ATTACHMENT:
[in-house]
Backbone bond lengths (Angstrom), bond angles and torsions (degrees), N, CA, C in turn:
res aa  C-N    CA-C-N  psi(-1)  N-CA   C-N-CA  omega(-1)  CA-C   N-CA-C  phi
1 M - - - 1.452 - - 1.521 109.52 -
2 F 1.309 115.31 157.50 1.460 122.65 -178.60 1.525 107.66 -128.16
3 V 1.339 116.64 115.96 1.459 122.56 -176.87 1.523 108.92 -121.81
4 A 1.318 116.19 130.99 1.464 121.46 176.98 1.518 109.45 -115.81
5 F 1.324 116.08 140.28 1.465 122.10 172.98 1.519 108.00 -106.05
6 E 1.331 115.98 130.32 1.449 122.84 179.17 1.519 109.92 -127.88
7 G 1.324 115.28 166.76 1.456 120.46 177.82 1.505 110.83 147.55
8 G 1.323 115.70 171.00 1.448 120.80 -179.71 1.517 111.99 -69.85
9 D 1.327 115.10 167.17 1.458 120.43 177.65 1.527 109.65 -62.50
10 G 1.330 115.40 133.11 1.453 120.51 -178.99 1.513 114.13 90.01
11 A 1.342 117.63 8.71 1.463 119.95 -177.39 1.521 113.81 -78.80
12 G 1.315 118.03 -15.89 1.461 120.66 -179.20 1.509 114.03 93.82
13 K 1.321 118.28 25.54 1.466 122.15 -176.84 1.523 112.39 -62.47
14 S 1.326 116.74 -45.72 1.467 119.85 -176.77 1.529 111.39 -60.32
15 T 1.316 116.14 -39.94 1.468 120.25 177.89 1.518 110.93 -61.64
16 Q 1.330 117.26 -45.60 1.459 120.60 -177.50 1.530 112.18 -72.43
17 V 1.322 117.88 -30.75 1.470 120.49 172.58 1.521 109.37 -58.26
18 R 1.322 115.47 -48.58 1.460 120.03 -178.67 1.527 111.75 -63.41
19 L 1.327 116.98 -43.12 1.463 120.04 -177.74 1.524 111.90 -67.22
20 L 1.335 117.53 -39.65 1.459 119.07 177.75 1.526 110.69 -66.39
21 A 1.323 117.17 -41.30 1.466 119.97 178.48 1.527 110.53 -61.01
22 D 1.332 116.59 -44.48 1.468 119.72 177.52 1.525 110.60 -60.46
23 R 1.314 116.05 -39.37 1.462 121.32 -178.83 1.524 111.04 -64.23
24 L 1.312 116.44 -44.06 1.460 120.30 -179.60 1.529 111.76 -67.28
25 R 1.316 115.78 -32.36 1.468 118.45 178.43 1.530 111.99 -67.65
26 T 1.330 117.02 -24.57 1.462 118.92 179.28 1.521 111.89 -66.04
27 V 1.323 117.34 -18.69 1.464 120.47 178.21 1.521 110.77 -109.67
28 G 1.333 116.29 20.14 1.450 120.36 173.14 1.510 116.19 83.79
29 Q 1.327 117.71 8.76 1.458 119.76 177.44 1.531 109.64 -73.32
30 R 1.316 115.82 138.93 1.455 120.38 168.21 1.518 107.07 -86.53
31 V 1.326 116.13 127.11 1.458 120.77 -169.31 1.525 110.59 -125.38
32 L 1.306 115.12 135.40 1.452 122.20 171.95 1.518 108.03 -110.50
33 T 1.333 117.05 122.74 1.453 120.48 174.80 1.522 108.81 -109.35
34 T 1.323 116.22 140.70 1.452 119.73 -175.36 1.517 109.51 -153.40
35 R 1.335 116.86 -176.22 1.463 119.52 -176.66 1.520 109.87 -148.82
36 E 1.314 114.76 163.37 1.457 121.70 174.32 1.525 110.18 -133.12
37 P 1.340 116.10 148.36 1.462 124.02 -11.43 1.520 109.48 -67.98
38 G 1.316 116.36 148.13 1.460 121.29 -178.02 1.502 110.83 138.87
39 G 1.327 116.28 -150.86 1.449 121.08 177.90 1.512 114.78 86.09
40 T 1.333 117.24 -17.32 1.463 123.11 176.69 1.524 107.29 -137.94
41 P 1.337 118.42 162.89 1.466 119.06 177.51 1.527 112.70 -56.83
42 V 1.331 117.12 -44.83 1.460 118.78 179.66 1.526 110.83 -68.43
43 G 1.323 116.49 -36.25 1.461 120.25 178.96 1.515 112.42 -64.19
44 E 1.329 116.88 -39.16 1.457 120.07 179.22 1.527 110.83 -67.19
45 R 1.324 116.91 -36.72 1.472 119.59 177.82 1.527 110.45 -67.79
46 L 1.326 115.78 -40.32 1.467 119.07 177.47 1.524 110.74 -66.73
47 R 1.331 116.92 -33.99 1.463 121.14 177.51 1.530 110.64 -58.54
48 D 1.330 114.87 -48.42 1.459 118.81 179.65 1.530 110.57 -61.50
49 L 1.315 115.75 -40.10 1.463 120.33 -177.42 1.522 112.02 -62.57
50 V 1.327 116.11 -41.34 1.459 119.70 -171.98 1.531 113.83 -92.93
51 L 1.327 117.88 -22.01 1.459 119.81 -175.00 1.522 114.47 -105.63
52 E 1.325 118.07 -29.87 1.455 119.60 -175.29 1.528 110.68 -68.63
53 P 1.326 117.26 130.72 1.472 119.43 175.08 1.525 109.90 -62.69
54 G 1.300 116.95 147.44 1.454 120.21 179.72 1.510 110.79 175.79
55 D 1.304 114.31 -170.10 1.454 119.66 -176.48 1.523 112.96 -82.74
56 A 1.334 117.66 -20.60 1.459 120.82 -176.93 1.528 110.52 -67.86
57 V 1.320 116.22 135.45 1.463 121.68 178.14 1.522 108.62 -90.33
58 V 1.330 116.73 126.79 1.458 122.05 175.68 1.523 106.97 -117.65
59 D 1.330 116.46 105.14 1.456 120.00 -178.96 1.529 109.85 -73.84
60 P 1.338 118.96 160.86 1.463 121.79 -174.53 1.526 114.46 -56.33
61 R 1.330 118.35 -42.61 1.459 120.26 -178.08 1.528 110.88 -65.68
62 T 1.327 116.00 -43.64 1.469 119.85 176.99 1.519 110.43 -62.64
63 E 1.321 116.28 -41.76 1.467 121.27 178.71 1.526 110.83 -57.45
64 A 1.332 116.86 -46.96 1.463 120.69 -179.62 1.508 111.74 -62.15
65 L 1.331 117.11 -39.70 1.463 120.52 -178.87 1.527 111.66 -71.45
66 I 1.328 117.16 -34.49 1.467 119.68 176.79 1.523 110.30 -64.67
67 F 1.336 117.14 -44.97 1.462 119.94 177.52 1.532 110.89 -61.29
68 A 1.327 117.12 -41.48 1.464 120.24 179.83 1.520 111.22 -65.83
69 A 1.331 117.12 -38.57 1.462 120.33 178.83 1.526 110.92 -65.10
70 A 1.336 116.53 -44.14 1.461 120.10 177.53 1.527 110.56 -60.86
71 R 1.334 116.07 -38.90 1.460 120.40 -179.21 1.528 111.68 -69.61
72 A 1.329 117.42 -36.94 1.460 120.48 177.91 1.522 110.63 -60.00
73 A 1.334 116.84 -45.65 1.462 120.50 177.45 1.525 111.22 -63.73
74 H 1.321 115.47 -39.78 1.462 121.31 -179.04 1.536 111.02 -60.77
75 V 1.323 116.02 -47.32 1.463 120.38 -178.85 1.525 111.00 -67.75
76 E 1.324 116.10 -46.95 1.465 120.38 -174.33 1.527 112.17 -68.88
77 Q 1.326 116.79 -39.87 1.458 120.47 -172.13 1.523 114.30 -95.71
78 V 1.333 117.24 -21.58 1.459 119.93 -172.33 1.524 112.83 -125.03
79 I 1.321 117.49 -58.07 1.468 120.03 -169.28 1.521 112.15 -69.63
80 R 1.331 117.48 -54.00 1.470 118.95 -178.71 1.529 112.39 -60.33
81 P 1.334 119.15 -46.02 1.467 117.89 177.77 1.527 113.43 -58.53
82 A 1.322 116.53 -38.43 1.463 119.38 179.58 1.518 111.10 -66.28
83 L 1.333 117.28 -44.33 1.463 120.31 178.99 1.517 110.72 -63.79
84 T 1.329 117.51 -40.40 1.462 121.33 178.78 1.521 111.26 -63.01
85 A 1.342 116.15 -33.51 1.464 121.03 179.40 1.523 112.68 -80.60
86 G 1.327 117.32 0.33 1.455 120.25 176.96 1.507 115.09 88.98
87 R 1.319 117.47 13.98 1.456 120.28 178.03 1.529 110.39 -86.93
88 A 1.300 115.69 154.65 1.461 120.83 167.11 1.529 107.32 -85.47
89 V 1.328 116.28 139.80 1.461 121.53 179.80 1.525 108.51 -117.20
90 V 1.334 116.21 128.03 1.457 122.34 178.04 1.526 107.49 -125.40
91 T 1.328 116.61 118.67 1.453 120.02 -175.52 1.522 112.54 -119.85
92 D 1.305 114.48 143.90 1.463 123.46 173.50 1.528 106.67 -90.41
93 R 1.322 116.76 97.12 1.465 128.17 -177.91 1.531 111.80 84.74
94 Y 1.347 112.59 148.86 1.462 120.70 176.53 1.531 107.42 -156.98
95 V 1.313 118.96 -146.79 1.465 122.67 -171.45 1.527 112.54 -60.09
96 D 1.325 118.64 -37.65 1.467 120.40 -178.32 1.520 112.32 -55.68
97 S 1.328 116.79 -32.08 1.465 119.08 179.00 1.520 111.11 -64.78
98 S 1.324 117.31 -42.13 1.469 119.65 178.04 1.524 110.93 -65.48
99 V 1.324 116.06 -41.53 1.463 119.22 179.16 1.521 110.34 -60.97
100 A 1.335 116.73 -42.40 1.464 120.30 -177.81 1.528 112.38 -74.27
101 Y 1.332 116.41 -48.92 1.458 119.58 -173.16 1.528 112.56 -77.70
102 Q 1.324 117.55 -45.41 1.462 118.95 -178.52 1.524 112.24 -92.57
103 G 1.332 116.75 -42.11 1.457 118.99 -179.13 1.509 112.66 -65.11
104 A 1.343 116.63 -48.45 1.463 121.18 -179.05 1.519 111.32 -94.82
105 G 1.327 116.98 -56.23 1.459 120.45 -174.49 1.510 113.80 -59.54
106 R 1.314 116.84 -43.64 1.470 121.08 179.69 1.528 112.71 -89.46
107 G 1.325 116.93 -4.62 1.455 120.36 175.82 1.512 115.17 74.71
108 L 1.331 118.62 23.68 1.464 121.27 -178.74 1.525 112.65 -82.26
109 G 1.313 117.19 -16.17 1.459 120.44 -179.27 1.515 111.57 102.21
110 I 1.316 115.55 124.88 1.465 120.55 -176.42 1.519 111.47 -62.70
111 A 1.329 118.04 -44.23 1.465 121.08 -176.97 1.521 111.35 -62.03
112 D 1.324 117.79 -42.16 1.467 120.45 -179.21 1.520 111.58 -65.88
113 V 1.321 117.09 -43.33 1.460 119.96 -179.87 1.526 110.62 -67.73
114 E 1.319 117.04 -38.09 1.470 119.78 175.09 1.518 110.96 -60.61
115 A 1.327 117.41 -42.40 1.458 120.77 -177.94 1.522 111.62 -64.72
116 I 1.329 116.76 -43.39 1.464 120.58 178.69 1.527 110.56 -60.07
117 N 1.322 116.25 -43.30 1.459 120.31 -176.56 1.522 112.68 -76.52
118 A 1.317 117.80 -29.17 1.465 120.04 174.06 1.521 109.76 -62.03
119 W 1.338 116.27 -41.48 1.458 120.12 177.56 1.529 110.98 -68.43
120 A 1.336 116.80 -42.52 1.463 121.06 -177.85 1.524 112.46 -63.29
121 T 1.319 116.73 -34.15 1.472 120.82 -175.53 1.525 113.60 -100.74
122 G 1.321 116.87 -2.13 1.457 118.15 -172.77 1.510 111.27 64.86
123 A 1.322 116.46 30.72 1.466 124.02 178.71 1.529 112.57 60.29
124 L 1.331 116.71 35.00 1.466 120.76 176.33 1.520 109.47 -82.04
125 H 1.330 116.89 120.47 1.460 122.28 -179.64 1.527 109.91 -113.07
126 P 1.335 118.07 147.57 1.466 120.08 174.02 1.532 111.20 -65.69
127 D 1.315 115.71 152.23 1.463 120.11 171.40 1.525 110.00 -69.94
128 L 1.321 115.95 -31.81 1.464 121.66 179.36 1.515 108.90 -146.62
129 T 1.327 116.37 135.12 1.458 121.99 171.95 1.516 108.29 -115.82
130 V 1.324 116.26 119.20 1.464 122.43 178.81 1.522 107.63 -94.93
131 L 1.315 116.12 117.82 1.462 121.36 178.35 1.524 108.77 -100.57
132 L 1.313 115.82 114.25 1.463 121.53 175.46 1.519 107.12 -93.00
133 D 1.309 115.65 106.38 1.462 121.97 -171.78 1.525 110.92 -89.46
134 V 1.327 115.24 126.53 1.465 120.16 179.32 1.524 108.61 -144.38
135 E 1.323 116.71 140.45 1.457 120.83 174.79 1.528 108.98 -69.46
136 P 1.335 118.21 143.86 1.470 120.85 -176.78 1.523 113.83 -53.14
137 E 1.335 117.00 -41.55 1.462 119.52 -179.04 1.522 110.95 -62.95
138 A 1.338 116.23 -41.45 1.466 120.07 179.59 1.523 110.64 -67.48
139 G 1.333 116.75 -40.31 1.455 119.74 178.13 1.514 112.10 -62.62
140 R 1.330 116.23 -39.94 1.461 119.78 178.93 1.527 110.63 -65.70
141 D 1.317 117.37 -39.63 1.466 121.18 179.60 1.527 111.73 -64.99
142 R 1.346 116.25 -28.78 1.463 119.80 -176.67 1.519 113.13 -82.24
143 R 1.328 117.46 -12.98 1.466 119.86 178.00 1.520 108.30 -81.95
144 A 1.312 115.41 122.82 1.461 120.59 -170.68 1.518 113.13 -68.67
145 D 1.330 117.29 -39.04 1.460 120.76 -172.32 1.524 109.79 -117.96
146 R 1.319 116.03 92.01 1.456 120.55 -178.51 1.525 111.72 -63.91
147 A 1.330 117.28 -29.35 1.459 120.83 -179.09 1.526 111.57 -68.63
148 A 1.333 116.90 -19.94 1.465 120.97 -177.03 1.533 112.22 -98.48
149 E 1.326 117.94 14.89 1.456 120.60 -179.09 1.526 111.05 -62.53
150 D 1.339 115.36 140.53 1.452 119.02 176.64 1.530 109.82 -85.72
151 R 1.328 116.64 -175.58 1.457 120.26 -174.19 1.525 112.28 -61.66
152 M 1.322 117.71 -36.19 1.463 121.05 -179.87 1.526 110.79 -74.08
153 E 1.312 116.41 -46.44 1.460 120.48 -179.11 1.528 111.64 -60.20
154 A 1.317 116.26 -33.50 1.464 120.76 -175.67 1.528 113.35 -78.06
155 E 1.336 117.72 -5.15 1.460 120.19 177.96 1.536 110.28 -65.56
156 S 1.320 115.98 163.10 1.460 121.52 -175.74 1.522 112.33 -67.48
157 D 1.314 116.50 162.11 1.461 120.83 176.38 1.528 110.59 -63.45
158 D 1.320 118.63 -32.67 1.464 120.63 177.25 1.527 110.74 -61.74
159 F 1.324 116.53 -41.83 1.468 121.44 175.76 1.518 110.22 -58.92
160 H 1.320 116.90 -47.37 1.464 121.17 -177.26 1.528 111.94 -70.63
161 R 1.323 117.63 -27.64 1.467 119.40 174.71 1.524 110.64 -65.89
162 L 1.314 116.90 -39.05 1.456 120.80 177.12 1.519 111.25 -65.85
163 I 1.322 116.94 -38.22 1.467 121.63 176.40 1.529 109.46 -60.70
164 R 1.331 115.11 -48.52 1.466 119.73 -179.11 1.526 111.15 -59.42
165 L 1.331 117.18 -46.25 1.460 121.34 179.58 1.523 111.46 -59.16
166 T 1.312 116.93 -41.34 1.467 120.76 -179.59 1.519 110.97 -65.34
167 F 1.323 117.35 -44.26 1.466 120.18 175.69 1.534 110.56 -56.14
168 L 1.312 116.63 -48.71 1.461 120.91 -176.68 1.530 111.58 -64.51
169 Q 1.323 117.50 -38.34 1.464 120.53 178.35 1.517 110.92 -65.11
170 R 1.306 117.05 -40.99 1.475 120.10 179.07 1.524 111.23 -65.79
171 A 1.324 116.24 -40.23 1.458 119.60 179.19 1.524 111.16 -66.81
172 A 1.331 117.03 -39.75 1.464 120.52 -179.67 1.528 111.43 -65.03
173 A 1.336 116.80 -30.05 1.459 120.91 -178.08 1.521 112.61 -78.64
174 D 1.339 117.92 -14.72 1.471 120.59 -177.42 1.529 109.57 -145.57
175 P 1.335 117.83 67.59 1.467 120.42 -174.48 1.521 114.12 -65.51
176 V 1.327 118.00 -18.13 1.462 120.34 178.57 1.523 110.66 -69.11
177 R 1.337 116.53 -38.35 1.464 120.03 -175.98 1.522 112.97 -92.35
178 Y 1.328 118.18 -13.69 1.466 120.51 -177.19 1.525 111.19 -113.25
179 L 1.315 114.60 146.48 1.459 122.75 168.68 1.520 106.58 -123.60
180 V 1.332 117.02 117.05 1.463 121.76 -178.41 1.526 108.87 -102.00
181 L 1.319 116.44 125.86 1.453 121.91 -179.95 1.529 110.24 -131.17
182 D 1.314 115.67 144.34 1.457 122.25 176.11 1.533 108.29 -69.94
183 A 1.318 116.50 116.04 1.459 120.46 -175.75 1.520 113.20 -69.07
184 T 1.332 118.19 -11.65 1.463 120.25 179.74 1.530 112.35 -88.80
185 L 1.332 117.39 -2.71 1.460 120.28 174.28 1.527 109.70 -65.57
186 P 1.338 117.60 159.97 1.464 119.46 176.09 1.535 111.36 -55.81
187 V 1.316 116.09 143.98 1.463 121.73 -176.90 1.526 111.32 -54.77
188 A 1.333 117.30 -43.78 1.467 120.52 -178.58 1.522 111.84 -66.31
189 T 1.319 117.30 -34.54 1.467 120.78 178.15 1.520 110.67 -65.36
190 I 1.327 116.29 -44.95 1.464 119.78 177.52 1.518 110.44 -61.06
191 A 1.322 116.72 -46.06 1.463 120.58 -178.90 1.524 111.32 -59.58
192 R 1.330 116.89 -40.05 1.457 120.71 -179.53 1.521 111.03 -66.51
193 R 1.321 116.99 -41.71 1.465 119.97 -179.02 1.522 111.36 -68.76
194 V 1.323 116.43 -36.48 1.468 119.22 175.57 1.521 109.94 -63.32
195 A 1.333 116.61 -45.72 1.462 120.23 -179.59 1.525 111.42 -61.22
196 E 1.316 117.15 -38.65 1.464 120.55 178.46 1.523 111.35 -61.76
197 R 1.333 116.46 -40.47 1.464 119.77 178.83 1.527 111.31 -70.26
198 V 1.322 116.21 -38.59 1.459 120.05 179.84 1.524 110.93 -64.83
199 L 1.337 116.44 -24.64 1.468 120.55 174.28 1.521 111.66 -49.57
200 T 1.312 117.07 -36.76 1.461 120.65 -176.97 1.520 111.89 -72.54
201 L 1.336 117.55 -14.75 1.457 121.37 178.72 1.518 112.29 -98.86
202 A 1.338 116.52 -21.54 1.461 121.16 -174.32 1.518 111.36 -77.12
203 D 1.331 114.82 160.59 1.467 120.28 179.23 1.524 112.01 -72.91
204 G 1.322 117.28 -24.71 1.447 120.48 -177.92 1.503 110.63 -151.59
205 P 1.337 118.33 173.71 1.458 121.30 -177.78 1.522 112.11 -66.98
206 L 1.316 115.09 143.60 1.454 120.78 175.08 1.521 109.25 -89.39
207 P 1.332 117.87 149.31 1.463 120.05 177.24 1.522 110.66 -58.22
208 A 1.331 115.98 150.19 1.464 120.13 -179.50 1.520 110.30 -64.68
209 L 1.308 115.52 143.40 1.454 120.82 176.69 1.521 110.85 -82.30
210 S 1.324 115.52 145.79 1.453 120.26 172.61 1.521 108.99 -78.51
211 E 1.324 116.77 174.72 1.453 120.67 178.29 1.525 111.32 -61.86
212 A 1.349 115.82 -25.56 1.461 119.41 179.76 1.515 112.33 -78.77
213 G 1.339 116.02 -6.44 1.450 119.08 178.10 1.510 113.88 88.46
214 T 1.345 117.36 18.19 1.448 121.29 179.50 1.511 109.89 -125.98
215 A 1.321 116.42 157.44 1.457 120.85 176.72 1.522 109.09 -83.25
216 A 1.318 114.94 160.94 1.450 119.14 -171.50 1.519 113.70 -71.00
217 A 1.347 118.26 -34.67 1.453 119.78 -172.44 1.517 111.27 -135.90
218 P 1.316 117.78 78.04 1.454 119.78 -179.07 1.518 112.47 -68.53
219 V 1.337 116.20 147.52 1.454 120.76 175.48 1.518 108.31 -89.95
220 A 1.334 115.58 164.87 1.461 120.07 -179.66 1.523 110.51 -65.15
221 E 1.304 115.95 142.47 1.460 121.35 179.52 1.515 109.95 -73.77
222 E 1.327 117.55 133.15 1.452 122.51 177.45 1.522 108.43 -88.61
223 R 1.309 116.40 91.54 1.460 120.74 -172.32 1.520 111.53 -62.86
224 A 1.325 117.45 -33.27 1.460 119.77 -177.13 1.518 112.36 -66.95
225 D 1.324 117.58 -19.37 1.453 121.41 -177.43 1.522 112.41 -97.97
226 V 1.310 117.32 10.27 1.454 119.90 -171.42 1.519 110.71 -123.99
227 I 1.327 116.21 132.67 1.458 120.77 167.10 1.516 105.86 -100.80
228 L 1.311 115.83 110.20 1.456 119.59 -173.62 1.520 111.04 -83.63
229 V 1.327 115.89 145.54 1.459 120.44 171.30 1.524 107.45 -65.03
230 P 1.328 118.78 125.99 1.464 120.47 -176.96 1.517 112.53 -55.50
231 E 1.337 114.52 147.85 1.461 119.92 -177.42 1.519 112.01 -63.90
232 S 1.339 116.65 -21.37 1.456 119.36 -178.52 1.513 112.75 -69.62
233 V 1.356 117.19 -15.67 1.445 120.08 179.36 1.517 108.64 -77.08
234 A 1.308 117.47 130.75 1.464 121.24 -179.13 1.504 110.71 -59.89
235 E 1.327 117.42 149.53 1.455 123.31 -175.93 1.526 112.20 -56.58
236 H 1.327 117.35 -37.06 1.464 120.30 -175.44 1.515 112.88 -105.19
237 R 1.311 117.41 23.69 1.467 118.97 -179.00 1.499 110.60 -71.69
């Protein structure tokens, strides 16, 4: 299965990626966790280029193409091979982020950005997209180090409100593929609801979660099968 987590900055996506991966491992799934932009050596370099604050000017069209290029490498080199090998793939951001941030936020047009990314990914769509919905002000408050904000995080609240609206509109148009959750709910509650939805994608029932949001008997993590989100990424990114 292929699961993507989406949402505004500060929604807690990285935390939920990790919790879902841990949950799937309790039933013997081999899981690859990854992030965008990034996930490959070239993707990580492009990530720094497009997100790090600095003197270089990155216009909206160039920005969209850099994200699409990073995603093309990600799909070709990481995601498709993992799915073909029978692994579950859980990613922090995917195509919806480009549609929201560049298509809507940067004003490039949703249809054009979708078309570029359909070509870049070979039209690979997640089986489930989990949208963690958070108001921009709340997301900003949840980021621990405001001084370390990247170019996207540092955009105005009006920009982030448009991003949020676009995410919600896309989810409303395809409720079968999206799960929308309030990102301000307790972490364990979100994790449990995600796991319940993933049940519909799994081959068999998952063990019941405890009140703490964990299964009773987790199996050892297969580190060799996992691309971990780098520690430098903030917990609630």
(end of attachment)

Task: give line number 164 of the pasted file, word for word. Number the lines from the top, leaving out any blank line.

161 R 1.323 117.63 -27.64 1.467 119.40 174.71 1.524 110.64 -65.89